Once a superhero franchise goes multiverse, it’s hard to go back.
No work of fiction ever needs permission to break the rules or push the boundaries of traditional storytelling, but the Multiverse, at least as it’s been served up in recent Marvel movies, practically demands it.
And right now, that means plenty of cameo opportunities. ” Spider-Man: No Coming Home opened the door to the concept, with mostly charming results, but now Benedict Cumberbatch’s master of the mystical arts is flying through the interdimensional portal with the concept of “Doctor Strange in the Multiverse of Madness.”
This film is technically the sequel to “Doctor Strange”, a film released six years ago. But so much has happened in Marvelland that involves Stephen Strange and his goatee — ‘Infinity War’, ‘Endgame’ and, yes, the more recent ‘Spider-Man’ — that it falls into the movie continuity. standalone “Doctor Strange” is entirely out of place.
You couldn’t just watch “Doctor Strange” and then “Doctor Strange 2” and expect it to make sense.
Not only that, understanding, or at least being invested in, “Doctor Strange 2,” also requires a passing knowledge of “WandaVision,” the nine-episode Disney+ series that runs nearly six hours in total. It’s no surprise or burden to Marvel fans, but it seems like a lot to ask of the average moviegoer (although maybe at this point they’re all one).
So it’s particularly interesting that Sam Raimi has agreed to jump into this messy corporate multiverse at this point. His “Spider-Man” movies are still some of the best in modern superhero franchises, after all. Raimi was able to put his own stamp on this venture, including but not limited to a cameo from Bruce Campbell. There are also horror elements, some so intense that families might think twice before bringing everyone to the multiplex, interesting visuals not quite dissimilar to the town of “Inception” and a bit of a twist. ‘humor.
But Raimi doesn’t take “Doctor Strange” to a whole new tonal place, like, say, Taika Waititi did with Thor. It mostly sticks to the framework established by Scott Derrickson.
The main problem is that it’s a bit of a kitchen sink movie centered around an entirely new and underdeveloped character, America Chavez (Xochitl Gomez), a teenager who has the power to travel the multiverse but don’t know how to control it. She’s hunted by someone who wants her powers and Strange decides to help her, perhaps out of genuine selflessness and maybe because it was a good excuse to literally jump off a balcony to get out of the wedding early. his former flame Christine (Rachel McAdams).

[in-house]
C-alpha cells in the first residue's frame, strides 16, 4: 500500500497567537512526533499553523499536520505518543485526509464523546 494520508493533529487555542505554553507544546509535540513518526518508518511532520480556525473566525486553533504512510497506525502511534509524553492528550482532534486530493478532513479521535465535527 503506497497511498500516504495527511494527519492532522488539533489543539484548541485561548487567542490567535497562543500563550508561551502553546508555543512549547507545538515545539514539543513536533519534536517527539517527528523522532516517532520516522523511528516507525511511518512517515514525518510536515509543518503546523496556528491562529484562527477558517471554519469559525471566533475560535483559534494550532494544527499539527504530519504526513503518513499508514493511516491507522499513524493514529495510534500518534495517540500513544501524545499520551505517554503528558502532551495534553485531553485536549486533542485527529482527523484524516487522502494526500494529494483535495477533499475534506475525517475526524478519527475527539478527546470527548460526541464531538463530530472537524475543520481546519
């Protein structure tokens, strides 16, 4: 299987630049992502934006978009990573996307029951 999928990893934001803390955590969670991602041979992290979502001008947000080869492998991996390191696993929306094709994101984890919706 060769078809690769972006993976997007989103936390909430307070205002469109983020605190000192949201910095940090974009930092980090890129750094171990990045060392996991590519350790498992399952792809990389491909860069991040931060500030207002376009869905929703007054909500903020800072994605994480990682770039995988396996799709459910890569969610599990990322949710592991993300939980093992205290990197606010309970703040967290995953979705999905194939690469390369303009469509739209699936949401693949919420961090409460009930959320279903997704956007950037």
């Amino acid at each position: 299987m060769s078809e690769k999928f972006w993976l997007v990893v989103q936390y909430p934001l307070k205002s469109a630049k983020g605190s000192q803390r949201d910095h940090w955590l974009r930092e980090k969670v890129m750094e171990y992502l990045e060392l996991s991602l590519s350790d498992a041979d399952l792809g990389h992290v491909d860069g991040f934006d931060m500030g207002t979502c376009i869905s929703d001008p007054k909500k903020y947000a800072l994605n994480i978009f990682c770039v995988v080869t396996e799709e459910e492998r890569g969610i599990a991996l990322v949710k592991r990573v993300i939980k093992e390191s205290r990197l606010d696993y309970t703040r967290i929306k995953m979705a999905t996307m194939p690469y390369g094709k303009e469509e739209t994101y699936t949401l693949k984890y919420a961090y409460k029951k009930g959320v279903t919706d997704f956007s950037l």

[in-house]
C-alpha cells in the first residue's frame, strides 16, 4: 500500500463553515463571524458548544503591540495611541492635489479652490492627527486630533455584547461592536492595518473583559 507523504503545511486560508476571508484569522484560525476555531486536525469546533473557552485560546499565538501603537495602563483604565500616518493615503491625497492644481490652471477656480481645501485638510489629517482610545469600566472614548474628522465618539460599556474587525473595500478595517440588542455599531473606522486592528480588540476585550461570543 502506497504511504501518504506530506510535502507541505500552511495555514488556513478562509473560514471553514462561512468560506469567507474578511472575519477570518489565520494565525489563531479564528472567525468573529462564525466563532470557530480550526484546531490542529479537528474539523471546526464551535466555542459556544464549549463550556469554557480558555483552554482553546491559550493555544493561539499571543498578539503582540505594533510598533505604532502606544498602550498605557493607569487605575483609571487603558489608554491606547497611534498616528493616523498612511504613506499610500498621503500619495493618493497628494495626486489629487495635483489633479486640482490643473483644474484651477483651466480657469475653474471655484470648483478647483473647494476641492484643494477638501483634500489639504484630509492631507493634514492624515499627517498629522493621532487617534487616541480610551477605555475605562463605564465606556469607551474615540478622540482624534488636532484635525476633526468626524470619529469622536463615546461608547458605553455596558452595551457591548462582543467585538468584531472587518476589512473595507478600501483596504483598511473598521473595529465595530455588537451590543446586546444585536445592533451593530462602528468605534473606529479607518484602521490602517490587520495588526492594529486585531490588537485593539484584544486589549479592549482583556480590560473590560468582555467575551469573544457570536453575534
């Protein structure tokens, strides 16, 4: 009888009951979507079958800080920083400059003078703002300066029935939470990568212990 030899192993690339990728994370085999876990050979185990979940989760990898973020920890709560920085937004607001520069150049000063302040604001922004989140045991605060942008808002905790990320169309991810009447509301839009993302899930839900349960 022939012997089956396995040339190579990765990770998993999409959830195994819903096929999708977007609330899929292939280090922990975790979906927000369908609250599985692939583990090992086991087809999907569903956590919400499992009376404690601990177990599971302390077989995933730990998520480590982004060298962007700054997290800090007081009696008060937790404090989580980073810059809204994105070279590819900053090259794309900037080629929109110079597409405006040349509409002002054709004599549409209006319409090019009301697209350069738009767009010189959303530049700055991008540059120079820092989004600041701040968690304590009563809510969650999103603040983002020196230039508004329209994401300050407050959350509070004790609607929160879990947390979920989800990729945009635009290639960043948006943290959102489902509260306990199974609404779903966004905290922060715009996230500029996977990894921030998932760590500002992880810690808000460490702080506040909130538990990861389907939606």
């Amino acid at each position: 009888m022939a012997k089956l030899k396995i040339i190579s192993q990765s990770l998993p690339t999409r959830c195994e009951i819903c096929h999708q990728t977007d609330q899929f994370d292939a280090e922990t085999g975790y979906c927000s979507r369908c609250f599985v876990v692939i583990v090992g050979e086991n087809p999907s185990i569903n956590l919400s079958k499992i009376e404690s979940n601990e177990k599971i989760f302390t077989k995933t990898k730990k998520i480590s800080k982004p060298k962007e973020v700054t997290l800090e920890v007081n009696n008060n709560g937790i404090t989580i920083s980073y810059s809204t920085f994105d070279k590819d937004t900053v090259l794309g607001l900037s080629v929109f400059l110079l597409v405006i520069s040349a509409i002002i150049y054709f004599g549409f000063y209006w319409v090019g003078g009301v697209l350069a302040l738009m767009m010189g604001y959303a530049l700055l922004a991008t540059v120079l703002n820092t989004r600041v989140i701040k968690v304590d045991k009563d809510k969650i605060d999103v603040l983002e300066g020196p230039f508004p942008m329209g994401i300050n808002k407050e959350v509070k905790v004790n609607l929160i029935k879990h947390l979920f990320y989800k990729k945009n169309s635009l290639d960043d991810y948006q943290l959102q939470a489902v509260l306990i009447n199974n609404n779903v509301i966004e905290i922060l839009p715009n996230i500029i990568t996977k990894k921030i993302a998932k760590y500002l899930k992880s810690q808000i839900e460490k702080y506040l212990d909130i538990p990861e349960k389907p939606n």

Unfortunately, he asks the evil Avenger for help: Elizabeth Olsen’s Wanda Maximoff is the one with the power to leap across the multiverse and has tried her hand at some dark arts to make it happen. She is driven by the idea that she has children there in an idyllic suburban multiverse in which she wears yoga pants and baggy cotton tops and tucks her boys in at night after ice cream and movies. Soon, she and Strange have a standoff in the air.
The script is inventive in the way it plays with a jumble of big sci-fi concepts, which makes sense given that screenwriter Michael Waldron is a “Rick & Morty” veteran. But it also disappoints when it comes to the hodgepodge structure and the women. Olsen still sells Wanda’s pain as the best of them, even though it’s been reduced to a stereotype of female hysteria. Christine is simply there to make Strange understand things about himself. And America, well, it never really deserves our emotional investment.
After “Infinity War” and “Endgame”, “Doctor Strange in the Multiverse of Madness” is a bit like a spinning wheel. Cumberbatch is having fun with his character, but his boundless ego seems to have been muted a bit here as he struggles with his own happiness. And that invites more questions, like do we ultimately care whether Doctor Strange is happy or not? Is he? Could everyone just use some post-blip therapy instead of those interdimensional bottle episodes?
Maybe the Marvel Universe is finally starting to look like one long comic book series. Or maybe phase 4 hasn’t started yet.
“Doctor Strange in the Multiverse of Madness,” a Disney release in theaters Thursday, is rated PG-13 by the Motion Picture Association of America for “intense sequences of violence and action, chilling imagery, and a bit of speech”. Duration: 126 minutes. Two out of four stars.
—Lindsey Bahr, Associated Press
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